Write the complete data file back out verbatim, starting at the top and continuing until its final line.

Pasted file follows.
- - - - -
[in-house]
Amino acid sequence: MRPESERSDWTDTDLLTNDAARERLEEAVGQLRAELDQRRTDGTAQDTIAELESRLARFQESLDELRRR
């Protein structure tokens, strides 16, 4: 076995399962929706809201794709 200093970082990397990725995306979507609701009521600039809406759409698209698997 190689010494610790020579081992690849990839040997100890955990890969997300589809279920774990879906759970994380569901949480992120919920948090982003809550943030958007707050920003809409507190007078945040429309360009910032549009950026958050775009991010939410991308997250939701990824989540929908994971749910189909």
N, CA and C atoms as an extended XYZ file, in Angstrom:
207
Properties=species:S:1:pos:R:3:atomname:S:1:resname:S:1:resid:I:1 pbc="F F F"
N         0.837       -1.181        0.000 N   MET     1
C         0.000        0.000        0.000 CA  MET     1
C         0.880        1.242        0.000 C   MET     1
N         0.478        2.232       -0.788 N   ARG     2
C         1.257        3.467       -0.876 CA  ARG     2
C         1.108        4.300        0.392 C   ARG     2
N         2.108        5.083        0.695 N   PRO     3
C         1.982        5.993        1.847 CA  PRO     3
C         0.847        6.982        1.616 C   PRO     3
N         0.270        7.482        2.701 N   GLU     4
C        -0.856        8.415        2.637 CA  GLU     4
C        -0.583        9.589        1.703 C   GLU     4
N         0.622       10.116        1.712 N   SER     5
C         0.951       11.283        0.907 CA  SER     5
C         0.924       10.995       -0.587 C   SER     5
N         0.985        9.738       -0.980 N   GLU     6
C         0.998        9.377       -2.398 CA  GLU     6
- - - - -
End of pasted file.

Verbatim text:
[in-house]
Amino acid sequence: MRPESERSDWTDTDLLTNDAARERLEEAVGQLRAELDQRRTDGTAQDTIAELESRLARFQESLDELRRR
């Protein structure tokens, strides 16, 4: 076995399962929706809201794709 200093970082990397990725995306979507609701009521600039809406759409698209698997 190689010494610790020579081992690849990839040997100890955990890969997300589809279920774990879906759970994380569901949480992120919920948090982003809550943030958007707050920003809409507190007078945040429309360009910032549009950026958050775009991010939410991308997250939701990824989540929908994971749910189909």
N, CA and C atoms as an extended XYZ file, in Angstrom:
207
Properties=species:S:1:pos:R:3:atomname:S:1:resname:S:1:resid:I:1 pbc="F F F"
N         0.837       -1.181        0.000 N   MET     1
C         0.000        0.000        0.000 CA  MET     1
C         0.880        1.242        0.000 C   MET     1
N         0.478        2.232       -0.788 N   ARG     2
C         1.257        3.467       -0.876 CA  ARG     2
C         1.108        4.300        0.392 C   ARG     2
N         2.108        5.083        0.695 N   PRO     3
C         1.982        5.993        1.847 CA  PRO     3
C         0.847        6.982        1.616 C   PRO     3
N         0.270        7.482        2.701 N   GLU     4
C        -0.856        8.415        2.637 CA  GLU     4
C        -0.583        9.589        1.703 C   GLU     4
N         0.622       10.116        1.712 N   SER     5
C         0.951       11.283        0.907 CA  SER     5
C         0.924       10.995       -0.587 C   SER     5
N         0.985        9.738       -0.980 N   GLU     6
C         0.998        9.377       -2.398 CA  GLU     6